Tech Talk: Technology for Growth
Tools that make gardening more manageable
August 8, 2019
Gardening and technology are two words that might not seem to go together, but green thumbs and screen thumbs are not so disparate. There's a tool for every job, whether you're growing on an acre or in a container, it's likely there's an app for that. But apps are only the beginning.
PictureThis by Glority LLC for iPhone, iPad and Android users is an app that identifies plants by photographs of leaves or flowers. This is handy in springtime, especially for planning what plants to add to your garden. Another option is PlantSnap by PlantSnap, Inc. for Android, iPhone and iPad which allows ten free plant identifications per day before requiring an upgrade to premium status.
Vegetable Garden Planner by From Seed to Spoon, LLC for iPhone, iPad and Android is tailored to growing food with customized planting dates based on location and reminders. Users can search and select plants based on health benefits, or which garden insects they would attract, or pests they would deter. As the developer's name suggests, users are ushered from seed to spoon with in-app seed sales built right in.
Ideal planting periods are broken down by season with easy to read statistical information on each plant; their frost tolerance, garden area or container size, time to harvest, sun requirements, watering and fertilizing, and then seed saving for the next year.
Cataloguing and Watering Reminders
Developers from Seed to Spoon are working on a new app called Garden + for plant tracking, harvest estimates, and an archive. In the meantime, apps like Gardenia by Fabio Prati for Android, iPhone, iPad and Apple Watch have made an attempt. It catalogues saved plants, schedules garden tasks and provides garden-oriented weather updates based on your location, but is new and buggy.
Besides apps, hands-on technology can have a role in making gardens manageable in real time. Watering, one of gardening's enduring tasks, doesn't have to be a workout with new, lightweight flexible hoses.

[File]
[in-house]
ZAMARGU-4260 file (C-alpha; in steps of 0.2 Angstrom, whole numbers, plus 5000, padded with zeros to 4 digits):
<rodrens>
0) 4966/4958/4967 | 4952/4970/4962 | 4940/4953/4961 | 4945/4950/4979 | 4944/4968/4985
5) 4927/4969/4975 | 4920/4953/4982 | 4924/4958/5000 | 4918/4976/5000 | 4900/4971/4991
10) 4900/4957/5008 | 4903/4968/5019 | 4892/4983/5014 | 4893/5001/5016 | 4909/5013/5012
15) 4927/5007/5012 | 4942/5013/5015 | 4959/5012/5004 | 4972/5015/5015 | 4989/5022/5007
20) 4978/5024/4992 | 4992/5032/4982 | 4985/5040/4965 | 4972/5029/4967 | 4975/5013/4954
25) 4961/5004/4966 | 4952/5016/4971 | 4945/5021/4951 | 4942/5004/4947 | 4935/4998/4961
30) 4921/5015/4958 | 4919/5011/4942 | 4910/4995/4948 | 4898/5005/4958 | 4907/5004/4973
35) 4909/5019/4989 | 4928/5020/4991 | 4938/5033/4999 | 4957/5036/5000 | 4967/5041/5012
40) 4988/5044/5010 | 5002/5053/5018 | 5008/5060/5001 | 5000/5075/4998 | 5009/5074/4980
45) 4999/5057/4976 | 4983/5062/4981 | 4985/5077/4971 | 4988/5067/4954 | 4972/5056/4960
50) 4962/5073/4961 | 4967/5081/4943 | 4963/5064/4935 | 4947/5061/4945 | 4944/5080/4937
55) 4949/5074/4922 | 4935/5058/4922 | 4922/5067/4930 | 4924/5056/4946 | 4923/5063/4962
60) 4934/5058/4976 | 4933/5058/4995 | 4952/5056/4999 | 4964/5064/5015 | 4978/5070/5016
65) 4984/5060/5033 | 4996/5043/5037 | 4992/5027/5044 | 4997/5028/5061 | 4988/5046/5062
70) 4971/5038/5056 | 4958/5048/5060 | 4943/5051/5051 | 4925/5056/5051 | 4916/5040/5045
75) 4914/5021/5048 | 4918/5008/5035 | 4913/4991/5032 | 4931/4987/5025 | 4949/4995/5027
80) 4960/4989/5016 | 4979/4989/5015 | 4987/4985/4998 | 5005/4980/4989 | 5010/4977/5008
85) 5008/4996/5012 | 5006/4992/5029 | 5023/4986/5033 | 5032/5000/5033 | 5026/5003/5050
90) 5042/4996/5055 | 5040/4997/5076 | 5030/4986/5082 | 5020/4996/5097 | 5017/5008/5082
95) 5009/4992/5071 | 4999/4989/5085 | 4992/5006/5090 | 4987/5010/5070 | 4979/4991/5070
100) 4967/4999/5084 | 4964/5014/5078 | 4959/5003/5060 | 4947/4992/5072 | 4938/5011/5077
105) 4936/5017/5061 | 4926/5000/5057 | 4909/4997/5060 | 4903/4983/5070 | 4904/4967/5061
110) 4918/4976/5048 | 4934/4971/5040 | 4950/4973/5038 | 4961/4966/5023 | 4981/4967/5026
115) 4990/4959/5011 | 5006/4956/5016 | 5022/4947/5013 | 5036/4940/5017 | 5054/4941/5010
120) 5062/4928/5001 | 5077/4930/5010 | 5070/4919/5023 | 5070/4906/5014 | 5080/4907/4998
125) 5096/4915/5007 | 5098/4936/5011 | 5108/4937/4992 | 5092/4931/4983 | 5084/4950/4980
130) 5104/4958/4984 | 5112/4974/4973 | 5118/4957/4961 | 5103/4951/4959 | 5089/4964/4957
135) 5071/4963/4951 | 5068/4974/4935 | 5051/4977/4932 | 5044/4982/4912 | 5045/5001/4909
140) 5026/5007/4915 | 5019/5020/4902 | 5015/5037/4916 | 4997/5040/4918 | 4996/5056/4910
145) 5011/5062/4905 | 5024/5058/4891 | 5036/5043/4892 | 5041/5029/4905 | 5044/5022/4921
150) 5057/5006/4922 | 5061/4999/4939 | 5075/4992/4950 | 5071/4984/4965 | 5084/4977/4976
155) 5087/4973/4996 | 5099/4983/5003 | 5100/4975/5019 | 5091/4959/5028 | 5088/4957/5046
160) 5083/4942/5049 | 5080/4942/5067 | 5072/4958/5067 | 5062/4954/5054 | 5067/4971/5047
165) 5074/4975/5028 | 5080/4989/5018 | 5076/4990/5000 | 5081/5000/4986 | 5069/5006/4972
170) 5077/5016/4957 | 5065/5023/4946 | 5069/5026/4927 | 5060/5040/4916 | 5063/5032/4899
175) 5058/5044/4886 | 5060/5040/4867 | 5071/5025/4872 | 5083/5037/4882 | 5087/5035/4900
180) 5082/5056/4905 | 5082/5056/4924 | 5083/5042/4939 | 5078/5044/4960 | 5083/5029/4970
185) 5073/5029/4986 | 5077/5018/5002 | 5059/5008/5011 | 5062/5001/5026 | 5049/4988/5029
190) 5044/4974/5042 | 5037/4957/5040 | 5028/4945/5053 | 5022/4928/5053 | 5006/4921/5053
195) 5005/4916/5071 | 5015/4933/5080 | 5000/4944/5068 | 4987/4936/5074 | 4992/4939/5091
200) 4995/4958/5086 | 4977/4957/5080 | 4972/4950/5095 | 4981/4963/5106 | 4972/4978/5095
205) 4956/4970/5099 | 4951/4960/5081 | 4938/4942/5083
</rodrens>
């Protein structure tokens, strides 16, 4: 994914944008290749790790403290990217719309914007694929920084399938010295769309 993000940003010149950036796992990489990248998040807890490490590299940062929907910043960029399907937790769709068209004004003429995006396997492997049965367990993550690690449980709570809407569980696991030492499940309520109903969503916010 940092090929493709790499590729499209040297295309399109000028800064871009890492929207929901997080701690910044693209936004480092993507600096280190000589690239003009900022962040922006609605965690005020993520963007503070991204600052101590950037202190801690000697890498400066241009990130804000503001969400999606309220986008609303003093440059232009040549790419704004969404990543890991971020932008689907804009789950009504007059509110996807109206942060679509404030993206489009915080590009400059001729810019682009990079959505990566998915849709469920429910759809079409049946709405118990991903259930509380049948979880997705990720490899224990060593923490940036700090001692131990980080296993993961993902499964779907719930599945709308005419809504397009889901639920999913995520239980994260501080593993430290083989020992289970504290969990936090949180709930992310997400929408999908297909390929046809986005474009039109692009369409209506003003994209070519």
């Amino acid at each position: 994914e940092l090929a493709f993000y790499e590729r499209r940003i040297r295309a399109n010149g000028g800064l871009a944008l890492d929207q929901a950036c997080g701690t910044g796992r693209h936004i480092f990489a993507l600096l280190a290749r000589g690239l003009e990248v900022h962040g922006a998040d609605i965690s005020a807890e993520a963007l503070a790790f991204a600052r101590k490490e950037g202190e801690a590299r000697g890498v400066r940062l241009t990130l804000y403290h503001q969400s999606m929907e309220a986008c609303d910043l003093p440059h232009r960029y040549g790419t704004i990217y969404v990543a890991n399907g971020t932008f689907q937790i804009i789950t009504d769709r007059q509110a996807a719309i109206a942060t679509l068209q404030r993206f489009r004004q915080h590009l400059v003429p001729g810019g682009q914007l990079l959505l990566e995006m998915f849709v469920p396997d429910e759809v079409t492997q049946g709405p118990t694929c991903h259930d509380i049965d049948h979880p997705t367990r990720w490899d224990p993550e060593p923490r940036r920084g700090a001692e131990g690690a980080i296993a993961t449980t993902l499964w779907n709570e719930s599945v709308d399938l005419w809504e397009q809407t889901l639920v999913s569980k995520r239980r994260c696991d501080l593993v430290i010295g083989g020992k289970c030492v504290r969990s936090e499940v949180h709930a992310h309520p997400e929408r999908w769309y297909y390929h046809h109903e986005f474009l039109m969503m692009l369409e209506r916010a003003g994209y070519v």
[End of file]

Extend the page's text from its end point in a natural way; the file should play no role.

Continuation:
And with an electronic watering system in place, and linked soaker hoses on timers, a gardener may only need to lift those hoses once per season. Some of the newer timers on the market are Wi-fi accessible.
Nancy's Dream Garden Center has Gilmour timers available. Owner Doug Biolo uses technology in theoretical and practical ways to extend the growing season into the hot, summer months and keep plants healthy. Cool season crops, like lettuce and spinach, need protection from harsh sunlight.
"I recommend a white shade cover since white deflects heat, whereas black absorbs," Biolo said.
Biolo has implemented watering and ventilation systems that, on 90+ degree day, keep the greenhouse at a balmy 78 degrees.
Regular planters dry out faster than garden beds. To reduce watering chores, use self-watering planters or planter inserts that keep water in a reservoir below the roots released intermittently using a flow control valve.
Moisture, light & ph metering
It can be hard to tell which soil amendments are necessary until the plants start showing symptoms of illness. But careful monitoring of the soil's ph levels, can make all the difference in preventing the declining health of the plant at all. This same tool, available at Nancy's, is solar powered and assesses moisture at the root level which is not always apparent from above the soil.
Even without specialized tech, we may already have the best garden tool in our pockets, smart phones provide weather tips which will affect they day's watering schedule and more.
"To find out what's wrong with a plant, I Google the symptoms for quick research," shares Biolo. "Cordless technology is priceless in the garden."